Cargill is well known for its livestock feed, with more than 100 years in the business of keeping pork, poultry, and cattle farms fed. But livestock isn’t only found on land, and feed is just as important for livestock grown in the sea. With that in mind, Cargill’s Mexico branch is investing nearly $8 million in improvements to its Tehuacan aquaculture feed plant in order to beef up its aquaculture feed operations and provide extra support for the region’s aquaculture community.
This investment will increase production at Cargill Mexico’s Tehuacan plant by as much as 5,000 metric tons of aquaculture feed per month, utilizing an extrusion line to quickly produce feed for tilapia, trout, and catfish. The new line is estimated to bring the plant’s total production up to 19,000 metric tons per month, and is part of a bigger $16 million plan to position Cargill as the feed manufacturer of choice for the aquaculture industry throughout Mexico and Latin America. As seafood trade magazine Undercurrent News notes, this interest that has been documented as far back as June of last year, in which the agribusiness first announced its plans for the Tehuacan plant.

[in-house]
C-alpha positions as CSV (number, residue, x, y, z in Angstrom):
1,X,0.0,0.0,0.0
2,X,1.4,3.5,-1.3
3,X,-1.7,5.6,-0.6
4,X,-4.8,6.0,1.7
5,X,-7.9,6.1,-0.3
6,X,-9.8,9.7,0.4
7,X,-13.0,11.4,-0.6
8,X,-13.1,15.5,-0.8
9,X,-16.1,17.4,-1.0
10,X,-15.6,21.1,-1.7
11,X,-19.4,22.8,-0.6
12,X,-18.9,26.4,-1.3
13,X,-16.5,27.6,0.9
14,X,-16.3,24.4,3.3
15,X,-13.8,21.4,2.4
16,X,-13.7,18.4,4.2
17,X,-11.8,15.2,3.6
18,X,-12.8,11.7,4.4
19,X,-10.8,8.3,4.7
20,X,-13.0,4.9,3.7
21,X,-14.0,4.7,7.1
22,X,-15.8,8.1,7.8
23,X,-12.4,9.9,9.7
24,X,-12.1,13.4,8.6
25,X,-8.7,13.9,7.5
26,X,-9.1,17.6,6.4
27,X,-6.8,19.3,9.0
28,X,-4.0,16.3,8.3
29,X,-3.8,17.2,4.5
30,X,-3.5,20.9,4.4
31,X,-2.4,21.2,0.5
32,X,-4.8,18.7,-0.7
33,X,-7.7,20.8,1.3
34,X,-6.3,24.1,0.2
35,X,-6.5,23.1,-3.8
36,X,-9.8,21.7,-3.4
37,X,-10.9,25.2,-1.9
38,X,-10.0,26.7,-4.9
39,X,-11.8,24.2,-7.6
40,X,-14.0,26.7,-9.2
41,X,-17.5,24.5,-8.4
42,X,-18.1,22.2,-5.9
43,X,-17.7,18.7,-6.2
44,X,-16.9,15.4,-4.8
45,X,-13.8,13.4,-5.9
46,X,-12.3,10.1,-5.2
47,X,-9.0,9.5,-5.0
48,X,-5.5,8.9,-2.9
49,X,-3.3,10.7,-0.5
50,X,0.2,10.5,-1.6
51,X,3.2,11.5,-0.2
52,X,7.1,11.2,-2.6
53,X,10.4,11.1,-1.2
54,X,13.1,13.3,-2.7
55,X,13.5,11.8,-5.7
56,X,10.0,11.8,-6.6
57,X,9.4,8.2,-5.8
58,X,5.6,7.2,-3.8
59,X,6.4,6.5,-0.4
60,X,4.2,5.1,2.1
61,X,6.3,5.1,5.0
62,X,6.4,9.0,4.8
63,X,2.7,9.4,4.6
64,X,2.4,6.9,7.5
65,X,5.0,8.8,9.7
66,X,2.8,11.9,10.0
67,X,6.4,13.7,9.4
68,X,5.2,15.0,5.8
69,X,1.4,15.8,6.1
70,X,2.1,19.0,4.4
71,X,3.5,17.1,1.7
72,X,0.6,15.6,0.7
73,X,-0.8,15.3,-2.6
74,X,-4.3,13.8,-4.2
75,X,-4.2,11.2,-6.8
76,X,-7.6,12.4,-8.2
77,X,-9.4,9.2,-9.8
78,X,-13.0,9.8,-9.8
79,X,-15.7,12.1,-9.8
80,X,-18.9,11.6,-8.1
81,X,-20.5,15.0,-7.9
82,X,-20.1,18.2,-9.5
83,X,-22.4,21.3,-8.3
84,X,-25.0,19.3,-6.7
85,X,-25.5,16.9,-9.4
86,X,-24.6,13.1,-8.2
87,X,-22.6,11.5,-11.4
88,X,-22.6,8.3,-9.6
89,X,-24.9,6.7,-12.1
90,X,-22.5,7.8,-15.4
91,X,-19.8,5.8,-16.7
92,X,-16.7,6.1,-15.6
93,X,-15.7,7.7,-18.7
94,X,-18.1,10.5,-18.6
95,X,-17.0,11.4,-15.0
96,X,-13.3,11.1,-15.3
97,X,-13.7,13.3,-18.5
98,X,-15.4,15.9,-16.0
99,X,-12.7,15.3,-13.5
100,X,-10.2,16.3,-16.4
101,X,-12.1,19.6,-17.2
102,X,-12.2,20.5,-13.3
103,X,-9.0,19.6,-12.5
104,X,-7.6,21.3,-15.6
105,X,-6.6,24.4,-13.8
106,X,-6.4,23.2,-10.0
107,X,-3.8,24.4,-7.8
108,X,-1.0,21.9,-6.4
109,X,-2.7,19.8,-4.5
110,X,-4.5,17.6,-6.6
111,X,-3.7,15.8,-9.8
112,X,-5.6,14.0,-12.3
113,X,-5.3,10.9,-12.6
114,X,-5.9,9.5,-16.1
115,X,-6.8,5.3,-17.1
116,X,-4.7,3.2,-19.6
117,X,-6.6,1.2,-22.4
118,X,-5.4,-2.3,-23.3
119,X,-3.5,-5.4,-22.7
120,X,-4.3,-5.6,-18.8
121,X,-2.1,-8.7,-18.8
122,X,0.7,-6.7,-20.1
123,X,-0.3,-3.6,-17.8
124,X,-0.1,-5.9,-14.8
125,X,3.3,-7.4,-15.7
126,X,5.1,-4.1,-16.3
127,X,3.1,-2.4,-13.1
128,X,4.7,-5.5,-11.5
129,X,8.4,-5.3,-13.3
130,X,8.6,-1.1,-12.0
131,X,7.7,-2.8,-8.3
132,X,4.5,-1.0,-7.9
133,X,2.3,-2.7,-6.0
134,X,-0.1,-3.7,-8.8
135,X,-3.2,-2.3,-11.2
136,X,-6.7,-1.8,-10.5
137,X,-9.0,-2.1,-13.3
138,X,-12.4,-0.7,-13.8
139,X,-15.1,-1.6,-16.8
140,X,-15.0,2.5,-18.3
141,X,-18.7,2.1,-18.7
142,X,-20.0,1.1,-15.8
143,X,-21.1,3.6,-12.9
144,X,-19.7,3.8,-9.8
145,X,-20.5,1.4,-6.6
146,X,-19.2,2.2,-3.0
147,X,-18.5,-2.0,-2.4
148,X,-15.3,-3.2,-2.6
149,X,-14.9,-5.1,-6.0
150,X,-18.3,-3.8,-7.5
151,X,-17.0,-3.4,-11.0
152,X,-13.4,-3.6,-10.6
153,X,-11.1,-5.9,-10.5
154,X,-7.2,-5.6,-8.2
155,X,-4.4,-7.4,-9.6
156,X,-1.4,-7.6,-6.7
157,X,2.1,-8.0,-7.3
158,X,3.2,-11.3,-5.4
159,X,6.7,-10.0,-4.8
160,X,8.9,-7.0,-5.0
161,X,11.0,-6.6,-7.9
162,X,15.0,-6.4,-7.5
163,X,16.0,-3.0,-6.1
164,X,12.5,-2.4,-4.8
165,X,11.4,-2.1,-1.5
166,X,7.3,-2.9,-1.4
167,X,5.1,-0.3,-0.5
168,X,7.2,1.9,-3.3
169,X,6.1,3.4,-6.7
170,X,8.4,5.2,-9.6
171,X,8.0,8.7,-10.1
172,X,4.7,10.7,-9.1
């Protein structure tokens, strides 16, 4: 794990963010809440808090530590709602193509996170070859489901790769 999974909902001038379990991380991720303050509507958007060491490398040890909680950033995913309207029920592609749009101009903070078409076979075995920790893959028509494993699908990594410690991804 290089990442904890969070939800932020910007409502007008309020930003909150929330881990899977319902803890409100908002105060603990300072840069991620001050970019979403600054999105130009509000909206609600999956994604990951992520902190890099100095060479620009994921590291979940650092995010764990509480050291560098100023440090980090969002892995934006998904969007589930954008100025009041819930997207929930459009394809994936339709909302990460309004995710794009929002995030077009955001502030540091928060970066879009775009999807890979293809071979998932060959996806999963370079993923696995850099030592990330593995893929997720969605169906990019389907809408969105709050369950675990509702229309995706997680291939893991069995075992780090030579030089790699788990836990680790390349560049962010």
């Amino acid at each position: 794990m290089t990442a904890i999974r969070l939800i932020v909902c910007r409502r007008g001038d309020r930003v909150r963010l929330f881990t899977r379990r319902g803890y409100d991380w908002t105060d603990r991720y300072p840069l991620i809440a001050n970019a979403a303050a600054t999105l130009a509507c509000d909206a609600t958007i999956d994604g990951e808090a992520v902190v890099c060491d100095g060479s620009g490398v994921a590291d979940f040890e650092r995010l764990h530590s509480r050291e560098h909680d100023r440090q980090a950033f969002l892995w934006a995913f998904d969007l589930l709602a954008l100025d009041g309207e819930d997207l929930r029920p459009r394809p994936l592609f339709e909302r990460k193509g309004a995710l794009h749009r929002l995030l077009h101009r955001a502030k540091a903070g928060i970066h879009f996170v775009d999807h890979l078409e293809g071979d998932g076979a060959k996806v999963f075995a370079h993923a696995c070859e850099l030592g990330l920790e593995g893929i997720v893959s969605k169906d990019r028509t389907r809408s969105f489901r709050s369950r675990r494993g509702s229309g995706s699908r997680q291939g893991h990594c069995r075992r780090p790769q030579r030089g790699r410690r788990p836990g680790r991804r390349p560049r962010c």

Gerardo Quintero, Managing Director of Cargill’s Feed & Nutrition business for Mexico and Central America, announced the latest expansion plans this week as Cargill celebrated 150 years in business and 50 years in Mexico. According to Quintero, the uptick in aquaculture feed output will provide essential support to farmers in Puebla, Oaxaca, Veracruz, Chiapas, and the Yucatán Peninsula. Cargill Mexico President Marcelo Martins, in the spirit of the company’s celebration of 50 years in Mexico, added that the expansion will help Cargill meet its goal of helping Mexico’s agribusiness sector thrive for the next 50 years as well.
[SOURCE: Undercurrent News]